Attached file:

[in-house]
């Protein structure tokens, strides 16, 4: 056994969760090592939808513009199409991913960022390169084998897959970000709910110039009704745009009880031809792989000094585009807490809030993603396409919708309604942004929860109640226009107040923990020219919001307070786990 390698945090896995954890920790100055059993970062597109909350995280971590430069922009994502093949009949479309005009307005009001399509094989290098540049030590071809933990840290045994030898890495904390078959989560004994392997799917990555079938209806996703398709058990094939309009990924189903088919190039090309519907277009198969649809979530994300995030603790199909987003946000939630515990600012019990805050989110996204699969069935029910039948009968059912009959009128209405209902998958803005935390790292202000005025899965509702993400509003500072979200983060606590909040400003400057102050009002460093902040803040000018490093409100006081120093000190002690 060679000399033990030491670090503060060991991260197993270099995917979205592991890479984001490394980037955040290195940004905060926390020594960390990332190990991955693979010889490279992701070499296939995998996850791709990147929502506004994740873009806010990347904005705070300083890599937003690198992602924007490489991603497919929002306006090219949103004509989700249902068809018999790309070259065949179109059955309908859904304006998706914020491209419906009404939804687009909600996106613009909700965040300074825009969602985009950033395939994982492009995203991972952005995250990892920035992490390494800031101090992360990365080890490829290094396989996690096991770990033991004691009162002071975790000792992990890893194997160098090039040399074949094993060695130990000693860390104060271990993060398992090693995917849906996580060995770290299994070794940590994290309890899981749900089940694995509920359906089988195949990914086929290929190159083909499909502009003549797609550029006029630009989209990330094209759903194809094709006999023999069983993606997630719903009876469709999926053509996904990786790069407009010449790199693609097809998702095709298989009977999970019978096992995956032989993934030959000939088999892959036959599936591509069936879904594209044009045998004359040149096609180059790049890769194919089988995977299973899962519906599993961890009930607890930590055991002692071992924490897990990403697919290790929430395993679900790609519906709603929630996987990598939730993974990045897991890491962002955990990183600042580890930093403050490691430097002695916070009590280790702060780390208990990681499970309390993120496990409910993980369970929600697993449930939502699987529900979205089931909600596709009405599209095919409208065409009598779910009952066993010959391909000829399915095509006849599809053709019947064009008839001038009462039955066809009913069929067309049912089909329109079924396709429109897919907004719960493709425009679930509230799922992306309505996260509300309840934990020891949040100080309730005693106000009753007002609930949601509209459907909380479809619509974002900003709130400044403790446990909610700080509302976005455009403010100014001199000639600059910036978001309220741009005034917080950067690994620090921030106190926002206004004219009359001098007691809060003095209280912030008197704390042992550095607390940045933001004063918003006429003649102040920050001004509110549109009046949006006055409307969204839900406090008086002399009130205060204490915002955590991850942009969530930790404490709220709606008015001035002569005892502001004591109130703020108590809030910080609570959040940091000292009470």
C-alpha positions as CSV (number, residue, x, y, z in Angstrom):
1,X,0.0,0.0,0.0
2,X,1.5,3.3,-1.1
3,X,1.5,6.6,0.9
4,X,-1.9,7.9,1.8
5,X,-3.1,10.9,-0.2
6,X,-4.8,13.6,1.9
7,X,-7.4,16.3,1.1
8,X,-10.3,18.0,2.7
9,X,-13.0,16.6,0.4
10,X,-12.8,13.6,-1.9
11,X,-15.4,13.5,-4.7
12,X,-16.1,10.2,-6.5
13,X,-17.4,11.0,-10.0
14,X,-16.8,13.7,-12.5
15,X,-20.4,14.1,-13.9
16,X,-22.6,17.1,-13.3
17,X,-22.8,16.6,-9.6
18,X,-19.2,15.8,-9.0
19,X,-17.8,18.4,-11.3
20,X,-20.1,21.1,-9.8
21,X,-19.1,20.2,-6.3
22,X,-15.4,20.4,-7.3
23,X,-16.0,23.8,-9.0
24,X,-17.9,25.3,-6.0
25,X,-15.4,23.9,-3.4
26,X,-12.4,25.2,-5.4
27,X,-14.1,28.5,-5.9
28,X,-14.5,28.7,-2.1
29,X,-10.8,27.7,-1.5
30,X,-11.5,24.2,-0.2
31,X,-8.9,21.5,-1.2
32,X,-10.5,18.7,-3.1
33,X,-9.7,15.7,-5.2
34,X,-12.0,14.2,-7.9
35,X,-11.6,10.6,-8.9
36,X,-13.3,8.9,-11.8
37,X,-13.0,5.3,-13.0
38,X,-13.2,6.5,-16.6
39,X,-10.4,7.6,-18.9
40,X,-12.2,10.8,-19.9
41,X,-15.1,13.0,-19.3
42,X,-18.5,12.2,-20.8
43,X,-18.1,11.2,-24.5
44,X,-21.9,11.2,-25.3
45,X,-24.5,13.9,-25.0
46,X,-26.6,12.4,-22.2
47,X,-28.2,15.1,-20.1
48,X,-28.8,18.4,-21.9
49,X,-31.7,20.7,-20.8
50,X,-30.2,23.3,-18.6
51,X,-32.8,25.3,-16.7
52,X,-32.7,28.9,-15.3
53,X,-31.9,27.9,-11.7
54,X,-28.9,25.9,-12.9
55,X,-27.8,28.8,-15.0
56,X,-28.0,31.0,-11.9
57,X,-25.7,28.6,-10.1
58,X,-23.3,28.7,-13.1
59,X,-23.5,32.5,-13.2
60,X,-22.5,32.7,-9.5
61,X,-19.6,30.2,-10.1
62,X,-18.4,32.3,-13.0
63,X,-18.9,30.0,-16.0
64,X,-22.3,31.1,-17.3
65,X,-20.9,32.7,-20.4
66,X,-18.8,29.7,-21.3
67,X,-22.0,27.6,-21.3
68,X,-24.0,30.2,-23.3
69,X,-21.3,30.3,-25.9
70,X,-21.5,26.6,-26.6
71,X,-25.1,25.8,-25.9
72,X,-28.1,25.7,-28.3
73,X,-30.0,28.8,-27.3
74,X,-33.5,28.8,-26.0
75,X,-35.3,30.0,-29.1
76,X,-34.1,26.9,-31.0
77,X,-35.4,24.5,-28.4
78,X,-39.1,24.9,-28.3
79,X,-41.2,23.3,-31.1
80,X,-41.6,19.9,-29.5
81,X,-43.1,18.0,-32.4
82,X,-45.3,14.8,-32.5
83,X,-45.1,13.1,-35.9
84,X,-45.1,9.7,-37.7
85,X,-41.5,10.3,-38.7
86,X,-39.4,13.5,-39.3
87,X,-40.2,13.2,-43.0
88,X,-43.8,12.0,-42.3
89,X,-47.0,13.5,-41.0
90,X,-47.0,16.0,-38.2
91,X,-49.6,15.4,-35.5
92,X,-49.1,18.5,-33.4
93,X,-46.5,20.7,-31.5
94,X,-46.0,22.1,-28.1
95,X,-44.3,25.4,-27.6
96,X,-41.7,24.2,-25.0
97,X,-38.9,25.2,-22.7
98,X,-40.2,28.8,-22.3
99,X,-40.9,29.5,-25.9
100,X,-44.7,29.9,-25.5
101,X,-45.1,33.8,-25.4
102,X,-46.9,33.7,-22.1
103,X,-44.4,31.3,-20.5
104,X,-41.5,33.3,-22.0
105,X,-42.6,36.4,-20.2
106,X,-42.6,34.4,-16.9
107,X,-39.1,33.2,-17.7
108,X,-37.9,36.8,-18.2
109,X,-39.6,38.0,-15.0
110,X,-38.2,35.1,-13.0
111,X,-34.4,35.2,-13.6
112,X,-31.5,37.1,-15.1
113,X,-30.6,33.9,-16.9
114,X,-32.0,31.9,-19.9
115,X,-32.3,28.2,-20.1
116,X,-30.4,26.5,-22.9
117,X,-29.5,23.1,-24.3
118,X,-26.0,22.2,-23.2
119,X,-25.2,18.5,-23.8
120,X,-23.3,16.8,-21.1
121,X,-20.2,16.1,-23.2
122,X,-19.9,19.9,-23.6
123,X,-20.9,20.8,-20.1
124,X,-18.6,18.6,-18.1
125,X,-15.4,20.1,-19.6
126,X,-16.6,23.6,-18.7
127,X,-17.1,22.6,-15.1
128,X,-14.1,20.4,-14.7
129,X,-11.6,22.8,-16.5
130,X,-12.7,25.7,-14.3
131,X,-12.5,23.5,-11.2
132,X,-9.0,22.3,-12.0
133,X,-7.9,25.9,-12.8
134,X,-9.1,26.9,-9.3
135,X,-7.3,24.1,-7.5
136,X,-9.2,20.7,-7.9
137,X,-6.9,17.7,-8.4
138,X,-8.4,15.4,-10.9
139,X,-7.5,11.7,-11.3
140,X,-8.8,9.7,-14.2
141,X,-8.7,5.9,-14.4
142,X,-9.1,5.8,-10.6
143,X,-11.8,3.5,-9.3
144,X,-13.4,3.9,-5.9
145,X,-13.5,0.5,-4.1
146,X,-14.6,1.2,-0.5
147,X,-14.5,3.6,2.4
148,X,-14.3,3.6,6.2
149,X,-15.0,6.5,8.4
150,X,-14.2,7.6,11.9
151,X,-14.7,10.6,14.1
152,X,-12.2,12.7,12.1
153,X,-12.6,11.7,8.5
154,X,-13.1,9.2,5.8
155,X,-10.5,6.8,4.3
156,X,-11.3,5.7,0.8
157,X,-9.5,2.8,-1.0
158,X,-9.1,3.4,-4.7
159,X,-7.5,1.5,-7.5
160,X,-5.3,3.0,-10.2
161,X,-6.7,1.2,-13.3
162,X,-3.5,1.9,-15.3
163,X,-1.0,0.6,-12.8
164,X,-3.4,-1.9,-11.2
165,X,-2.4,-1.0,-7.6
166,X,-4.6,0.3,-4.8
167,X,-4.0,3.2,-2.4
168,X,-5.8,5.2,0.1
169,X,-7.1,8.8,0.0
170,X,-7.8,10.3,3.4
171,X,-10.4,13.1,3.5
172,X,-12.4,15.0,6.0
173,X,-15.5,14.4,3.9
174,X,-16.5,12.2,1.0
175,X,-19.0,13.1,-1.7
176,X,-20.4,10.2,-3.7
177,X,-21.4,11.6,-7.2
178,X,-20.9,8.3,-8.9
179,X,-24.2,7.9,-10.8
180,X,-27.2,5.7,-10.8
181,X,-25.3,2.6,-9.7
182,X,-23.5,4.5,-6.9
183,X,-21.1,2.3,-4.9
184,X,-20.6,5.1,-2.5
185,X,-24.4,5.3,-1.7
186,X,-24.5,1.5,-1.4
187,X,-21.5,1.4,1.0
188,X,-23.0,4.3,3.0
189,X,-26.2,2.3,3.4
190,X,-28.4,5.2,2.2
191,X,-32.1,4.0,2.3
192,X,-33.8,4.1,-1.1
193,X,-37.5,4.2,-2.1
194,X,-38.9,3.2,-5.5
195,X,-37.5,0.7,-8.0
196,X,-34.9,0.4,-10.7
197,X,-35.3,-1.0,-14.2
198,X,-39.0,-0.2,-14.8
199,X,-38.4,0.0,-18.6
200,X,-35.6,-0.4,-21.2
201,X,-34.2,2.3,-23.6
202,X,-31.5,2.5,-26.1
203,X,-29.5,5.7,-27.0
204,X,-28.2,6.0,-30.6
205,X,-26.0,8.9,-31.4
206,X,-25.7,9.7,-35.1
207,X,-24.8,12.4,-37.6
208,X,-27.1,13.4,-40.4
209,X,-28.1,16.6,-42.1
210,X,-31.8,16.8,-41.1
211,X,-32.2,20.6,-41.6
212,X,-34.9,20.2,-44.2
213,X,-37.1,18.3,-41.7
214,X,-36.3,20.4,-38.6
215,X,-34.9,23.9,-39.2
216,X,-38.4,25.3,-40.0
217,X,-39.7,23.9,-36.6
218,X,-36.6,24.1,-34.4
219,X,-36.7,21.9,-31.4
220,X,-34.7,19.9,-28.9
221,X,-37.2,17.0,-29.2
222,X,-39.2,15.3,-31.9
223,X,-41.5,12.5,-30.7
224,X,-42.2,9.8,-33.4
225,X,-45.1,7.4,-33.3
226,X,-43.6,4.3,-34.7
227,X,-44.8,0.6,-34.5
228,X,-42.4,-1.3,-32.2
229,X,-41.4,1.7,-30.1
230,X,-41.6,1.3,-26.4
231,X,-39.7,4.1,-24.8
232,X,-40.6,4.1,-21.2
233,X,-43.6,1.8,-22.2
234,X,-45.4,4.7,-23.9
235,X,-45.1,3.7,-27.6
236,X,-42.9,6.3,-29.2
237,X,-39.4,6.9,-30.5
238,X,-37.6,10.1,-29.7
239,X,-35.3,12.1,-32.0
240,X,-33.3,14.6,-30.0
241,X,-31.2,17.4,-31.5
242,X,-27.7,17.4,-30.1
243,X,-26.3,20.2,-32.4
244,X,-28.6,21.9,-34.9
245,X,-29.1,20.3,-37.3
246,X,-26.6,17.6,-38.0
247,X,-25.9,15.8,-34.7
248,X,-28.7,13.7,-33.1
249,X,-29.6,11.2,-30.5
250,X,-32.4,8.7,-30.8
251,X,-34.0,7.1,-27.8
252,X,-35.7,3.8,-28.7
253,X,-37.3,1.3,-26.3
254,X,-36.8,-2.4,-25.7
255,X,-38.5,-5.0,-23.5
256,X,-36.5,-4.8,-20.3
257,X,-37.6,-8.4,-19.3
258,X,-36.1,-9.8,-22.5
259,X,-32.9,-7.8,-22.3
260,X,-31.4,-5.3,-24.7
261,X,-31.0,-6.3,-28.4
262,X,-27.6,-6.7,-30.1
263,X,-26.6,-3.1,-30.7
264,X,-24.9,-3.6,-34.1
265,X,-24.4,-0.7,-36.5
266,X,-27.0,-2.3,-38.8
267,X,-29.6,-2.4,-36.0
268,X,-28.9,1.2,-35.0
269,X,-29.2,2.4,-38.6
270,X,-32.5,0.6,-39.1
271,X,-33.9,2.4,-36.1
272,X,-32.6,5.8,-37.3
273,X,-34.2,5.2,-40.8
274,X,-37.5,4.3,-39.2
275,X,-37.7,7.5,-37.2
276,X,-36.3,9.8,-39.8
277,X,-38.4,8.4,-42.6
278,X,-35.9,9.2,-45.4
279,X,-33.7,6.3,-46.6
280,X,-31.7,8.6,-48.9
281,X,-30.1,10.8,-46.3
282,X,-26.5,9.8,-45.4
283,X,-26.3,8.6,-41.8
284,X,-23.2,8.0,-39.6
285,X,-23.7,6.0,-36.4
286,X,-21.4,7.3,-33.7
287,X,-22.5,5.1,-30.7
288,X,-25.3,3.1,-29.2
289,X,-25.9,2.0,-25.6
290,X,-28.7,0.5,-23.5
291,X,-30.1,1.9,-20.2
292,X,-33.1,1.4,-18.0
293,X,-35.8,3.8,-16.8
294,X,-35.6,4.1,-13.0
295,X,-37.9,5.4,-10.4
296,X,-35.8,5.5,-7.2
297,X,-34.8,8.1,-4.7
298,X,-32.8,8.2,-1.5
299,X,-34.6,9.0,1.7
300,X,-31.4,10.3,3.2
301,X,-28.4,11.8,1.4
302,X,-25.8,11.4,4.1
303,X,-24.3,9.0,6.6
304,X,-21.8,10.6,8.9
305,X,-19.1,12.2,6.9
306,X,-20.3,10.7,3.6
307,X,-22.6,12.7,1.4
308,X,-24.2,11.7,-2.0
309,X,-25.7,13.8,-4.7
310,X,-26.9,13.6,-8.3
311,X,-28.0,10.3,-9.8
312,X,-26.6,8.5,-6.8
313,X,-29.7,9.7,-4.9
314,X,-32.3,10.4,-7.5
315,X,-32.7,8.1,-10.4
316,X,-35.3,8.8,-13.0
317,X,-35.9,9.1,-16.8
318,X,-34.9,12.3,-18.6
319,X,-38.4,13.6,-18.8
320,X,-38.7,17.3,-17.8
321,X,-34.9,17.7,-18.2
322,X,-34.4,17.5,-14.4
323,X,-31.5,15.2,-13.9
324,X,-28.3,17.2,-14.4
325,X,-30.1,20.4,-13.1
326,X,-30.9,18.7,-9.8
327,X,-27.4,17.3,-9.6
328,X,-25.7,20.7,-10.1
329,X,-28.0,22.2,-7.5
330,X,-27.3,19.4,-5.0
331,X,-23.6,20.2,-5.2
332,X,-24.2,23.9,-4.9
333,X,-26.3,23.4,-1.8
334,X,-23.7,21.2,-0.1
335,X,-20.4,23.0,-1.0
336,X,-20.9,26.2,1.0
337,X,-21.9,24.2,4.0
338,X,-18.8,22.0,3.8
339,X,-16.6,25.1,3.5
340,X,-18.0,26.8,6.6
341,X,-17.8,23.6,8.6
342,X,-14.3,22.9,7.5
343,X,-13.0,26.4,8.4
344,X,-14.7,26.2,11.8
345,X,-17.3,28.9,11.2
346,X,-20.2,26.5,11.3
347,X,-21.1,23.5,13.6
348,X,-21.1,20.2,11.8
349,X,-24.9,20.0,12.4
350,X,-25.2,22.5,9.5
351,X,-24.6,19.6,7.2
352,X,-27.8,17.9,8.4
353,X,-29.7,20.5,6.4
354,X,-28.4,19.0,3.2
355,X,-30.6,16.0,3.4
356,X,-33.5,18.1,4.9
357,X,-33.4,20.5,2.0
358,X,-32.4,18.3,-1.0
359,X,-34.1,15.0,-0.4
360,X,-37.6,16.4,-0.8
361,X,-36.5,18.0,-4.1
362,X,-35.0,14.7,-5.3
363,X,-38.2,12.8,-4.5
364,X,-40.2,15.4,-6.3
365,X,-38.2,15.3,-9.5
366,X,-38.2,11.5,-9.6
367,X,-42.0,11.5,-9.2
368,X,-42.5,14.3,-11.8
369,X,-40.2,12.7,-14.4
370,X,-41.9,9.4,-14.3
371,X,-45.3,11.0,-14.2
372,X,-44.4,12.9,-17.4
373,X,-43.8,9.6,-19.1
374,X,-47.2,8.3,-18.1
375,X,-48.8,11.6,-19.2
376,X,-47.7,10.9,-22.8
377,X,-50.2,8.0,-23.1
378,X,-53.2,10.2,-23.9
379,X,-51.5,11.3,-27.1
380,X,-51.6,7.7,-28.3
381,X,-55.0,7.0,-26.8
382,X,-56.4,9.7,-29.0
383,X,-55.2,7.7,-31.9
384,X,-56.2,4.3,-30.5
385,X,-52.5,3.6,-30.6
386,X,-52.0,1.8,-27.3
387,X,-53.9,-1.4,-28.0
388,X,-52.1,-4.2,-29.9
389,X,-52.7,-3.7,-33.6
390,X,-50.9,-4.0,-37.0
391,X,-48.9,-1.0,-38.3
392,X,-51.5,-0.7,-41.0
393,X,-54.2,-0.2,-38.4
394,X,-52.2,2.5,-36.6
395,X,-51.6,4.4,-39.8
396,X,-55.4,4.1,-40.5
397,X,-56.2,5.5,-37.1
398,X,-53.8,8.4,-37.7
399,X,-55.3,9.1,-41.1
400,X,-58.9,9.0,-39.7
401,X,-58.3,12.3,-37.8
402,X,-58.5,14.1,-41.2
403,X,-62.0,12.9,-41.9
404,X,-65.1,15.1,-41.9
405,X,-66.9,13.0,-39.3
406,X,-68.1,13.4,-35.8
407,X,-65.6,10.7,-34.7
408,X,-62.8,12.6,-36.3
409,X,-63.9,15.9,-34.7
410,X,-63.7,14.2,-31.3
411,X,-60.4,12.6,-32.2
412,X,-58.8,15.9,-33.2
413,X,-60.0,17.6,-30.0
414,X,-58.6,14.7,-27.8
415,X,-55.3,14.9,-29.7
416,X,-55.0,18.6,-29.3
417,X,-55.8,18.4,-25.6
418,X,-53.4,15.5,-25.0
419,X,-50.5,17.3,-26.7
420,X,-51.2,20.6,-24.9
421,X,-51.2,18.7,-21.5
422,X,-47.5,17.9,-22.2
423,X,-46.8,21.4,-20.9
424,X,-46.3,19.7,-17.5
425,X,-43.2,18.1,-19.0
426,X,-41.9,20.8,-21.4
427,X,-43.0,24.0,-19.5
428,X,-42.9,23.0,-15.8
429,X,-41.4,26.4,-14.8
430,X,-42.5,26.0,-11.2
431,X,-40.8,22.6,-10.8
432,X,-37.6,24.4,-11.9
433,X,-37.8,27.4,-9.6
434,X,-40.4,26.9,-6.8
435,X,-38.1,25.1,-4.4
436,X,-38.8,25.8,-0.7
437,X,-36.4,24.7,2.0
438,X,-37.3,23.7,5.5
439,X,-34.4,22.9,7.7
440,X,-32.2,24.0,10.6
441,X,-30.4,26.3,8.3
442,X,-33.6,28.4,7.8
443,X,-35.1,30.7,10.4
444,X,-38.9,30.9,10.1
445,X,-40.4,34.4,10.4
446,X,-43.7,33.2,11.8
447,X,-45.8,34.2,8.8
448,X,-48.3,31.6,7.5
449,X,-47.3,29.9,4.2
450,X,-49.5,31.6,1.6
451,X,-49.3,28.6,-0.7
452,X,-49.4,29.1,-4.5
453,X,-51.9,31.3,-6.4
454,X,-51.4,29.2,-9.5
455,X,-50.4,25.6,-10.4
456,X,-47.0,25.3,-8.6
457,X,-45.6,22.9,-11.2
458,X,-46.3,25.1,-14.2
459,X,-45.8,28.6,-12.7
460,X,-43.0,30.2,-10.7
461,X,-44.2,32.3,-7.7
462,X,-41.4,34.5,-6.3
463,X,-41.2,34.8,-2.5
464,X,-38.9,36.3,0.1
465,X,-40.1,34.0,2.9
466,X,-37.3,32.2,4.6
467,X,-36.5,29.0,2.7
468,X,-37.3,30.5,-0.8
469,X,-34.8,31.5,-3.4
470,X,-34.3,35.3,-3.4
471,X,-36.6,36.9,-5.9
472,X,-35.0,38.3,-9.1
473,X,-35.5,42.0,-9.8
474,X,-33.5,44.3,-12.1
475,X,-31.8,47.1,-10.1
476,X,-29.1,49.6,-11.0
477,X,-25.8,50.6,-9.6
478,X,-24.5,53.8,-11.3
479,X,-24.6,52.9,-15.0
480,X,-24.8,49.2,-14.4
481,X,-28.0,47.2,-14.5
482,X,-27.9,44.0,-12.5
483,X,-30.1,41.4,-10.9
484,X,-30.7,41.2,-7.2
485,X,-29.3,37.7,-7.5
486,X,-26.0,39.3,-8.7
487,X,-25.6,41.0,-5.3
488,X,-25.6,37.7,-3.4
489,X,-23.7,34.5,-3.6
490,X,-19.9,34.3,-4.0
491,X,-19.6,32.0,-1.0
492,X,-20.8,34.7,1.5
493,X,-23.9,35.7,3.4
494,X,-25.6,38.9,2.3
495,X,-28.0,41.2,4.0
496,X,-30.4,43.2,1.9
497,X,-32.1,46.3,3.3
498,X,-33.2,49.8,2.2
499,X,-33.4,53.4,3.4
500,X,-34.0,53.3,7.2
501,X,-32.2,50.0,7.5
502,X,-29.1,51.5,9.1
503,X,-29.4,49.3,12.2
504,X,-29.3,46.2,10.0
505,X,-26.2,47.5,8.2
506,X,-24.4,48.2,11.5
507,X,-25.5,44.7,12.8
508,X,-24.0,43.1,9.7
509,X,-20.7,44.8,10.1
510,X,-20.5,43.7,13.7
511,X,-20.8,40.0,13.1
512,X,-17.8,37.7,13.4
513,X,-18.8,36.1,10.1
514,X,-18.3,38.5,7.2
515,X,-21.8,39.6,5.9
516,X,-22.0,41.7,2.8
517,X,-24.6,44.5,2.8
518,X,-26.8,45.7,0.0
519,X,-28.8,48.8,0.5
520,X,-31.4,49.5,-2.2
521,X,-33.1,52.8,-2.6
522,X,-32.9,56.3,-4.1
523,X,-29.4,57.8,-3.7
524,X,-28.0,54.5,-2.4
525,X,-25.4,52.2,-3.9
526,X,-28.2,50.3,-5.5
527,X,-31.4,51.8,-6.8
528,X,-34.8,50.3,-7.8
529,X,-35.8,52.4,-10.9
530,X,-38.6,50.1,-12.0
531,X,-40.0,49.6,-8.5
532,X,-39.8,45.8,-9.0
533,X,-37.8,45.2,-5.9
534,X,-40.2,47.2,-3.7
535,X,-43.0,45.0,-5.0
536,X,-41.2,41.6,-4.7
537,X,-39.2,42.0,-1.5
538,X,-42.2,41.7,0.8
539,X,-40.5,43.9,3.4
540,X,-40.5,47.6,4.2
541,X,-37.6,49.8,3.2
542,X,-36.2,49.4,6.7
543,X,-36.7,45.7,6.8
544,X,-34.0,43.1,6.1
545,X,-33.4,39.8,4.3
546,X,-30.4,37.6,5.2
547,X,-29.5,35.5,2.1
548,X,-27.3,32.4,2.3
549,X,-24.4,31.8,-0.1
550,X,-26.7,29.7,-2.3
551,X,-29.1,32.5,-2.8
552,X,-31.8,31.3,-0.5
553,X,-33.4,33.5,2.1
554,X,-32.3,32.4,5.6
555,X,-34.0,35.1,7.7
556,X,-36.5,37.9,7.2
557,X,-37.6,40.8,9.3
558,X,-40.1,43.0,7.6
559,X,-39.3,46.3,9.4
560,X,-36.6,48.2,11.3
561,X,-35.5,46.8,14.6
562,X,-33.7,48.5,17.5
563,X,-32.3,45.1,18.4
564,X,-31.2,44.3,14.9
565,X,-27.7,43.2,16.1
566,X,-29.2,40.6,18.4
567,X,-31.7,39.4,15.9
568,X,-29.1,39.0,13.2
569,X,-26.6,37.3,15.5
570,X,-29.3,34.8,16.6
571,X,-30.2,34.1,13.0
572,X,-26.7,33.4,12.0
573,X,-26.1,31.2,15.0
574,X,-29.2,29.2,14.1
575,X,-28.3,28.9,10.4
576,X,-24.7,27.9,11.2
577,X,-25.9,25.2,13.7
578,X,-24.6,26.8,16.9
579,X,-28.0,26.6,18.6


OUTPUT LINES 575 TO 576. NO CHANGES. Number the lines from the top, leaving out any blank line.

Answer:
572,X,-26.7,33.4,12.0
573,X,-26.1,31.2,15.0